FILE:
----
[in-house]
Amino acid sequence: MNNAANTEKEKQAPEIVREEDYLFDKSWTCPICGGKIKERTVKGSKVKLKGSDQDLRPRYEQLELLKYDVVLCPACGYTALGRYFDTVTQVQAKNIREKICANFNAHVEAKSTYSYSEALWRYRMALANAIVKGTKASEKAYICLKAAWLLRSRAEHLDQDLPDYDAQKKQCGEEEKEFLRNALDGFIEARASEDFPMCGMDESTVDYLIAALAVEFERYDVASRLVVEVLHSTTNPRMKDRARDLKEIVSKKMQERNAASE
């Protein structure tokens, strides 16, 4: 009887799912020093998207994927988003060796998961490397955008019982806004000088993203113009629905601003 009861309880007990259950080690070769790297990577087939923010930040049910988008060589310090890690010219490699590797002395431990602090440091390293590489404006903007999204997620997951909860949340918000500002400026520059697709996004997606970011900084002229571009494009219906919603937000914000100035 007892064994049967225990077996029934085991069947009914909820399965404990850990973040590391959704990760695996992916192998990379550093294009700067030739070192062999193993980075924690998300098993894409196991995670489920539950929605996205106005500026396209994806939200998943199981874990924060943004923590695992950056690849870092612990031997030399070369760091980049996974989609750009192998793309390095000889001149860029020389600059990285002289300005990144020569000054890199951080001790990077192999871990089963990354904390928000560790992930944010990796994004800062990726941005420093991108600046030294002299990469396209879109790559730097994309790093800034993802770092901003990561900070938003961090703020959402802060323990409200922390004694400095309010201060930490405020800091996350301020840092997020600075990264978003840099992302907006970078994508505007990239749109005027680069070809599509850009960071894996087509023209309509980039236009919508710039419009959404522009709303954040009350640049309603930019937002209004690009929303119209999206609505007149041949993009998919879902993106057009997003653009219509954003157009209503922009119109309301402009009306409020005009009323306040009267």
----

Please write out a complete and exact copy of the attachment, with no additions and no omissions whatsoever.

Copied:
[in-house]
Amino acid sequence: MNNAANTEKEKQAPEIVREEDYLFDKSWTCPICGGKIKERTVKGSKVKLKGSDQDLRPRYEQLELLKYDVVLCPACGYTALGRYFDTVTQVQAKNIREKICANFNAHVEAKSTYSYSEALWRYRMALANAIVKGTKASEKAYICLKAAWLLRSRAEHLDQDLPDYDAQKKQCGEEEKEFLRNALDGFIEARASEDFPMCGMDESTVDYLIAALAVEFERYDVASRLVVEVLHSTTNPRMKDRARDLKEIVSKKMQERNAASE
């Protein structure tokens, strides 16, 4: 009887799912020093998207994927988003060796998961490397955008019982806004000088993203113009629905601003 009861309880007990259950080690070769790297990577087939923010930040049910988008060589310090890690010219490699590797002395431990602090440091390293590489404006903007999204997620997951909860949340918000500002400026520059697709996004997606970011900084002229571009494009219906919603937000914000100035 007892064994049967225990077996029934085991069947009914909820399965404990850990973040590391959704990760695996992916192998990379550093294009700067030739070192062999193993980075924690998300098993894409196991995670489920539950929605996205106005500026396209994806939200998943199981874990924060943004923590695992950056690849870092612990031997030399070369760091980049996974989609750009192998793309390095000889001149860029020389600059990285002289300005990144020569000054890199951080001790990077192999871990089963990354904390928000560790992930944010990796994004800062990726941005420093991108600046030294002299990469396209879109790559730097994309790093800034993802770092901003990561900070938003961090703020959402802060323990409200922390004694400095309010201060930490405020800091996350301020840092997020600075990264978003840099992302907006970078994508505007990239749109005027680069070809599509850009960071894996087509023209309509980039236009919508710039419009959404522009709303954040009350640049309603930019937002209004690009929303119209999206609505007149041949993009998919879902993106057009997003653009219509954003157009209503922009119109309301402009009306409020005009009323306040009267």